Bergåsen is a distinct limestone ridge situated centrally in Snåsa. The area has several cultural heritage monuments, but is best knows for its large and diverse orchid flora. The actual limestone deposit, which is lying on a conglomerate, is believed to have been formed in the Ordovician period about 500 - 450 million years ago.
Bergåsen was delared protected as a nature reserve and plant preservation area in 1977. The main aim of the preservation order is to protect the special plant life found at Bergåsen.
Bergåsen has long been known far beyond the borders of Snåsa due to its rich vegetation. The first known botanic survey was carried out by bishop Johan Ernst Gunnerus during a visit to Snåsa in 1779. The lime-rich ground is one of the main reasons for there being richer plant life on this ridge than we usually find in our nature.
Considerable areas of Bergåsen are limeston pine forest. The pine trees stand on the actual limestone bedrock and the is little or no humus cover.
In the bottom layer grows a variety of lime-demanding plant species. In May/June large areas can be covered in lily-of-the valley (Convallaria majalis). At the same time the ground can also be covered in roseaceas or mountain avens (Dryas octopetela), which are certainly not an unusual sight in lime-rich ground in the high mountains, but are rather a rarer sight in the lowlands.
Bergåsen is rich in orchids by Norwegian standards. 16 species of orchids have been recorded. One of the most beautiful wild herbs we have in this country grows here - Lady's slipper or Madonna's slipper (Cypripendium caceolus). Fly orchid (Ophrys insectifera) also grows in this area.
In addition, a number of thermophilious bushes also grow at Bergåsenious: Hazel (Corylus avellana), Wild cotoneaster (Cotoneaster integerrimus), Buckthorn (Rhamnus frangula), Guelder rose or European cranberry (Viburnum opulus) and February Daphne (Daphne mezereum).
In the nature reserve there is a nature trail that starts near the Snåsa center with information posters about the flora in the area. See the picture series above for a map with nature trail plotted.
* All vegetation is protected and all flowers must be allowed to stand undisturbed.
* The small lake at Bergåsen, Heimsjøen, is drinking water and swimming and fishing is not allowed.
* Lighting fires of any kind is prohibited.
* Littering must be avoided.
* Should you want a tangible memory: Use your camera!
The Orchids Lady's Slipper and Fly Orchid:
Of the six petals of the Lady's slipper, five are dark brown , whilst the sixth is shaped like a lemon coloured bowl. The Lady's slipper has no nectar and uses bothe scent and appearance to attract mining bees. Insects that enter the bowl are unable to exit the same way. The inside of the bowl is too waitsed and slippery. Instead they have to push forward to the back of the bowl, and thus pass both stigma and anthers, ensuring pollination.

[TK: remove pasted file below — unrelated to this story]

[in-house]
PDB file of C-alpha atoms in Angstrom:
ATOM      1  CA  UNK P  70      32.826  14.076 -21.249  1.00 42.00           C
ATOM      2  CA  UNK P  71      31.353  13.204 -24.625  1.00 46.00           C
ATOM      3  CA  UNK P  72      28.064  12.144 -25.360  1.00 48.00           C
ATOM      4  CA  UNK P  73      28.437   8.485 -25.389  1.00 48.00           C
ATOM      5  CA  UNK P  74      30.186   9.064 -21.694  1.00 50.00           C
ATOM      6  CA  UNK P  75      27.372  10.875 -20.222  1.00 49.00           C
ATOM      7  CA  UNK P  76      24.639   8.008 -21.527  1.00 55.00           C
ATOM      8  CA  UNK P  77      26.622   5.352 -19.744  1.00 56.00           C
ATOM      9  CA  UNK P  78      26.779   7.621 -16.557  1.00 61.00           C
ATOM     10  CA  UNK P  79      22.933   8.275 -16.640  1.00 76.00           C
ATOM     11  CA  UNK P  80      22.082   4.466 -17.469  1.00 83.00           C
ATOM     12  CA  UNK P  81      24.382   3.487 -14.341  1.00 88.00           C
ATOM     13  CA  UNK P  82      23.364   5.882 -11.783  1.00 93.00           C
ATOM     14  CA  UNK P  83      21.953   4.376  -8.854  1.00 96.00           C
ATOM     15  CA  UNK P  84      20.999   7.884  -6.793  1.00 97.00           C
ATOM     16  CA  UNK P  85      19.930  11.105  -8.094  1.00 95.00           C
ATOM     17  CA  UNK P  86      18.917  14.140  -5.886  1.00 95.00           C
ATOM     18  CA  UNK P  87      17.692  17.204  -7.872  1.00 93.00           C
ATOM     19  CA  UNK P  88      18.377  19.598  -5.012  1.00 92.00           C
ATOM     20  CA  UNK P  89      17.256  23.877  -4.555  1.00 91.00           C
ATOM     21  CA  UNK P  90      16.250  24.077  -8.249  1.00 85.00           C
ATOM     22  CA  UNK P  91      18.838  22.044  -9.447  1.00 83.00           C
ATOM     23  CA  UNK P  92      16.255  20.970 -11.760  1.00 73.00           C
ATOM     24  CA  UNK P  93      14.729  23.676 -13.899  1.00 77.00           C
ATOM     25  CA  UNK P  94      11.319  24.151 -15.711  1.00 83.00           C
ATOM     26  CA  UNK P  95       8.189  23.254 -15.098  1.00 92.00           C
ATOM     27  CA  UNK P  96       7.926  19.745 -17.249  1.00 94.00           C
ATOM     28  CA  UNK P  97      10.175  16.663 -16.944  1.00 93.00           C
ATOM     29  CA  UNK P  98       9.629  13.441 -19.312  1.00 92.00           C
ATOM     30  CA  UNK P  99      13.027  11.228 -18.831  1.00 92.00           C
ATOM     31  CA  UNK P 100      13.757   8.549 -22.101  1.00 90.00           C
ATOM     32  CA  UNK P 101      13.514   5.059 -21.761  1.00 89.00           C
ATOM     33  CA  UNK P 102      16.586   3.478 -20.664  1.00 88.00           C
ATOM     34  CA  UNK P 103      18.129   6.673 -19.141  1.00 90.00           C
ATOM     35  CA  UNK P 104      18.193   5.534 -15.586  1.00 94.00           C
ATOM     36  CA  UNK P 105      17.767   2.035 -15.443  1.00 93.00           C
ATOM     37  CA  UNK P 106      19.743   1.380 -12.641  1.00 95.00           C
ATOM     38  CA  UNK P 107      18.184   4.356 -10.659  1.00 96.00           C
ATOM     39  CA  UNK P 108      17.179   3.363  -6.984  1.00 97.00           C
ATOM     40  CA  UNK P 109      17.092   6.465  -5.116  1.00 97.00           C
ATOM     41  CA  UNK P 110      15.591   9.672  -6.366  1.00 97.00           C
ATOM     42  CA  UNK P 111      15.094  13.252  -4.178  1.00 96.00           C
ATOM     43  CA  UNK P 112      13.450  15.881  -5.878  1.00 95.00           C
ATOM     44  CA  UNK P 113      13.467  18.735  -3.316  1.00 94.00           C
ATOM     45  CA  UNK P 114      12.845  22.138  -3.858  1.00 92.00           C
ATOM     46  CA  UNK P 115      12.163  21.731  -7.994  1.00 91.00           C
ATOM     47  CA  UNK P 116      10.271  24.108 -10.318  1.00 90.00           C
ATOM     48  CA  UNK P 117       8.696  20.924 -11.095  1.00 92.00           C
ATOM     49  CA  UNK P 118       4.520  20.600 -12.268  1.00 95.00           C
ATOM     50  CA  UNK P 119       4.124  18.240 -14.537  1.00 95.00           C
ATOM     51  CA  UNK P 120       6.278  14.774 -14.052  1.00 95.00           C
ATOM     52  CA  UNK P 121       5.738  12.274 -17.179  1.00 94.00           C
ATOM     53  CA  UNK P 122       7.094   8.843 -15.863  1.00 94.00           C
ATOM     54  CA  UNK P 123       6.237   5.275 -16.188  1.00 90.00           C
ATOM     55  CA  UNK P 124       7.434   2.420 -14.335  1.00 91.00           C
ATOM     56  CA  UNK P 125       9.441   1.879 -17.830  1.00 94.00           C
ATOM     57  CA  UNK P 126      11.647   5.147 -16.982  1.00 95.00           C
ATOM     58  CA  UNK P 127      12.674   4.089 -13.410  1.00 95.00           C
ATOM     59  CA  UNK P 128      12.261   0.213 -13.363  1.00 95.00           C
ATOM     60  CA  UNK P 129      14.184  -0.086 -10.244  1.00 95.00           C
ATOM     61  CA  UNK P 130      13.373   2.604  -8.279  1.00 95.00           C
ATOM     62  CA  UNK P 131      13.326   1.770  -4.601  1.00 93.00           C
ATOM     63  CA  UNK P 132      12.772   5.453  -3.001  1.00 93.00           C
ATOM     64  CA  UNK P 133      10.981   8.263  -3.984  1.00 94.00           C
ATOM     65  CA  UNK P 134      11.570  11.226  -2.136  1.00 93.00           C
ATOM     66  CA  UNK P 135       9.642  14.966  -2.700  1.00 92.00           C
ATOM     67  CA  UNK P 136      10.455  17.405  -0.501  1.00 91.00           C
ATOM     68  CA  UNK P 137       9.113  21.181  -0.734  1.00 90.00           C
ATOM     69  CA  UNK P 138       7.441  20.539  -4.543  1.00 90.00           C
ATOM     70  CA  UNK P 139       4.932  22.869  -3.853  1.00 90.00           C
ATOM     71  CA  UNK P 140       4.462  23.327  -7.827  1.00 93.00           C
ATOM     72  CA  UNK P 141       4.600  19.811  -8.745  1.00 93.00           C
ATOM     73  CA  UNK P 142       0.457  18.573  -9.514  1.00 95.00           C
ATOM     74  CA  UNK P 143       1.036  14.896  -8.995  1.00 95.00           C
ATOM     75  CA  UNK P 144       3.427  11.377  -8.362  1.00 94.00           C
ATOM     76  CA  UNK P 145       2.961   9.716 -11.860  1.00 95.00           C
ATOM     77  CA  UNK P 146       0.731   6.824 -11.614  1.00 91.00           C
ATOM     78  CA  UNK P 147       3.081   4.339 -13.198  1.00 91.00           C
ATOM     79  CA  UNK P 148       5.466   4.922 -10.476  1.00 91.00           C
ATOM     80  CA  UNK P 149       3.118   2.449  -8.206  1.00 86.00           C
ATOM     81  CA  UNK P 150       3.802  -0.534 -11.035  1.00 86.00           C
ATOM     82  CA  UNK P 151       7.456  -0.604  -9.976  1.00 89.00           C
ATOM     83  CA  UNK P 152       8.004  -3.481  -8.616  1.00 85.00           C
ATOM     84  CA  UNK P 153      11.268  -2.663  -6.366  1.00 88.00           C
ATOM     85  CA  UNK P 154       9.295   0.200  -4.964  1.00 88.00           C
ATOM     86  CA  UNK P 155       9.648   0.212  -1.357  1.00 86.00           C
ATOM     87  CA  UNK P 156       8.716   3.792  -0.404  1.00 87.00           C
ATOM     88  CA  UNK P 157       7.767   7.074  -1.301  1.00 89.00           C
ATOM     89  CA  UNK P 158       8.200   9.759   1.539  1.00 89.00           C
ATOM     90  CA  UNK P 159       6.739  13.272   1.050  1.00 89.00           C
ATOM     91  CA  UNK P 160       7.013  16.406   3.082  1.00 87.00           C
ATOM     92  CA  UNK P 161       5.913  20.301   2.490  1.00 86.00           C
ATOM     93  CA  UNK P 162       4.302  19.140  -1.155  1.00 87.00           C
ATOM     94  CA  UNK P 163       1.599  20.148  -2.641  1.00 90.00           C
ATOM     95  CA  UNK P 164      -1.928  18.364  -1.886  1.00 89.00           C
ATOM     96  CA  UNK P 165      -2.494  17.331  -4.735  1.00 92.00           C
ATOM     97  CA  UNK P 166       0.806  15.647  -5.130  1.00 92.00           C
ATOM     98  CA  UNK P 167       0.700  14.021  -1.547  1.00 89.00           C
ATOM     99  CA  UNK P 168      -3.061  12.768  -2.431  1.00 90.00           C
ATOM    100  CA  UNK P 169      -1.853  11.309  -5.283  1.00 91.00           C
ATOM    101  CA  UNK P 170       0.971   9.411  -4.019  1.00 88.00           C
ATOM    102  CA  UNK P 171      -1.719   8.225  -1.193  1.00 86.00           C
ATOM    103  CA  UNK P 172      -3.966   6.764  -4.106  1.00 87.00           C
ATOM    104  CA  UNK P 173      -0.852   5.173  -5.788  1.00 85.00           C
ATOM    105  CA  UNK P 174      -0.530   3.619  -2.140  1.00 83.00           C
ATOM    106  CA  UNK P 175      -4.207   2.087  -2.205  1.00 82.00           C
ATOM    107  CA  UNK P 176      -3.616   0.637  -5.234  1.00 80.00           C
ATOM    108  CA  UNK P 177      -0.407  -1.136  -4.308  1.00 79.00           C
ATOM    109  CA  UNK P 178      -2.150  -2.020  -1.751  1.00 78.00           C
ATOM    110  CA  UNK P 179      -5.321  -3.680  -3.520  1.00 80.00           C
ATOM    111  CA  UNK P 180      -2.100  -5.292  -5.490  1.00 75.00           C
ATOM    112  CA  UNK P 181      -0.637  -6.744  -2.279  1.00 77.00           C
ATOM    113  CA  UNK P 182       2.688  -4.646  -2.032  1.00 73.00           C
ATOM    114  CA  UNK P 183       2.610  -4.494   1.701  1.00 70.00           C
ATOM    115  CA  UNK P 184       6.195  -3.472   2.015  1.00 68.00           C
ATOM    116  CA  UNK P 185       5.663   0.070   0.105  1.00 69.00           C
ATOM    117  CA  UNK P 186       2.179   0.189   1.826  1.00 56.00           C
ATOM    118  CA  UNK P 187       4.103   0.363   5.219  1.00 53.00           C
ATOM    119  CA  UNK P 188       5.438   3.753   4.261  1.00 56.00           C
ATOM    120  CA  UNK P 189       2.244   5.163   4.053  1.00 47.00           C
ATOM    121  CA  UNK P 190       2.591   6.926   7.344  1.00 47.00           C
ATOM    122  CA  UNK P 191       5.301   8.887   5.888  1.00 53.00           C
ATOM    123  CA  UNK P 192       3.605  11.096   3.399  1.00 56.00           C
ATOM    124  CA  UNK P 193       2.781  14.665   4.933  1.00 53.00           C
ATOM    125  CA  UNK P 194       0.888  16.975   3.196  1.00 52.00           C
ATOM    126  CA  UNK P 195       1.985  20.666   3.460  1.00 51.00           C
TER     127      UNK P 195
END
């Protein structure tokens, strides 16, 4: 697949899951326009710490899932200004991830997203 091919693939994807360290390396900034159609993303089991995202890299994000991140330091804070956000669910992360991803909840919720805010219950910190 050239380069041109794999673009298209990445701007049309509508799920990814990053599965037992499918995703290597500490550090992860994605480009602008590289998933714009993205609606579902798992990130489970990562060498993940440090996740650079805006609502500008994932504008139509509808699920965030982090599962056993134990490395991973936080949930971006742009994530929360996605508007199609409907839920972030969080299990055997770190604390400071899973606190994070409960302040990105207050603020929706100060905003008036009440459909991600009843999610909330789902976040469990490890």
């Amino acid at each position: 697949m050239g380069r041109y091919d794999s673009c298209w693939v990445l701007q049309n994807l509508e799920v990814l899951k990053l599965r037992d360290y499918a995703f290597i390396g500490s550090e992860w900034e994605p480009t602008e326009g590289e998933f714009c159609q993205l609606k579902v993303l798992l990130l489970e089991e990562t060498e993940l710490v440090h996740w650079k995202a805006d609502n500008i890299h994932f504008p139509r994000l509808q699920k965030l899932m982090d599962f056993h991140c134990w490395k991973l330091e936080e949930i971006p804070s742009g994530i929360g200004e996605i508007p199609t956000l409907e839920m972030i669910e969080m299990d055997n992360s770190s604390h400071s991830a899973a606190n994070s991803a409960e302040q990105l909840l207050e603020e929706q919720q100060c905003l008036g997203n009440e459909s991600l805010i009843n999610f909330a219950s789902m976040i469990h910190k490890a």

Often only one paricular type of insect can pollinate a particular orchid and the Fly orchid, found in Bergåsen, is an example of this. The Fly orchid is possibly Norway's most cunning plant. The actual flower resembles the female of a particular wasp. This resemblance is thus an adaption to attract the male wasp, which hatch several weeks before the females. The males are "tricked" by the Fly orchid whilst waiting for the females. They fly from flower to flower, trying to mate, ensuring pollination this way.
Orchids are perennial plants with rhizomes or root formed like two nodules. Long ago people noticed that the two nodules were different. The biologist explanation for this is that one is a year old and therefore dark an shrivelled, whereas the other is light, smooth and full of stored nutrition.
In folk tradition it has been common to link the nodules with good and evil forces. a common game was to name the nodules Adam and Evee, before throwing them into a lake. The dark nodule then sank, and of course this was Eve beacause "she had sinned the most". In another tradition the root that sank ws called "the devil", whereas the one that floated was called "the angel".
There is also a long tradition of likening the nodules to testicles. The use of such nodules as aphrodisiacs has therefore been widespread. For ex, in some villages is is said that "if you put the root of the plant under the pillow of the one you hold dear, his or her heart will turn to you". From Snåsa there is a tradition that "ye can make folk fall for thee by slipping a wee bit of the root in their drink".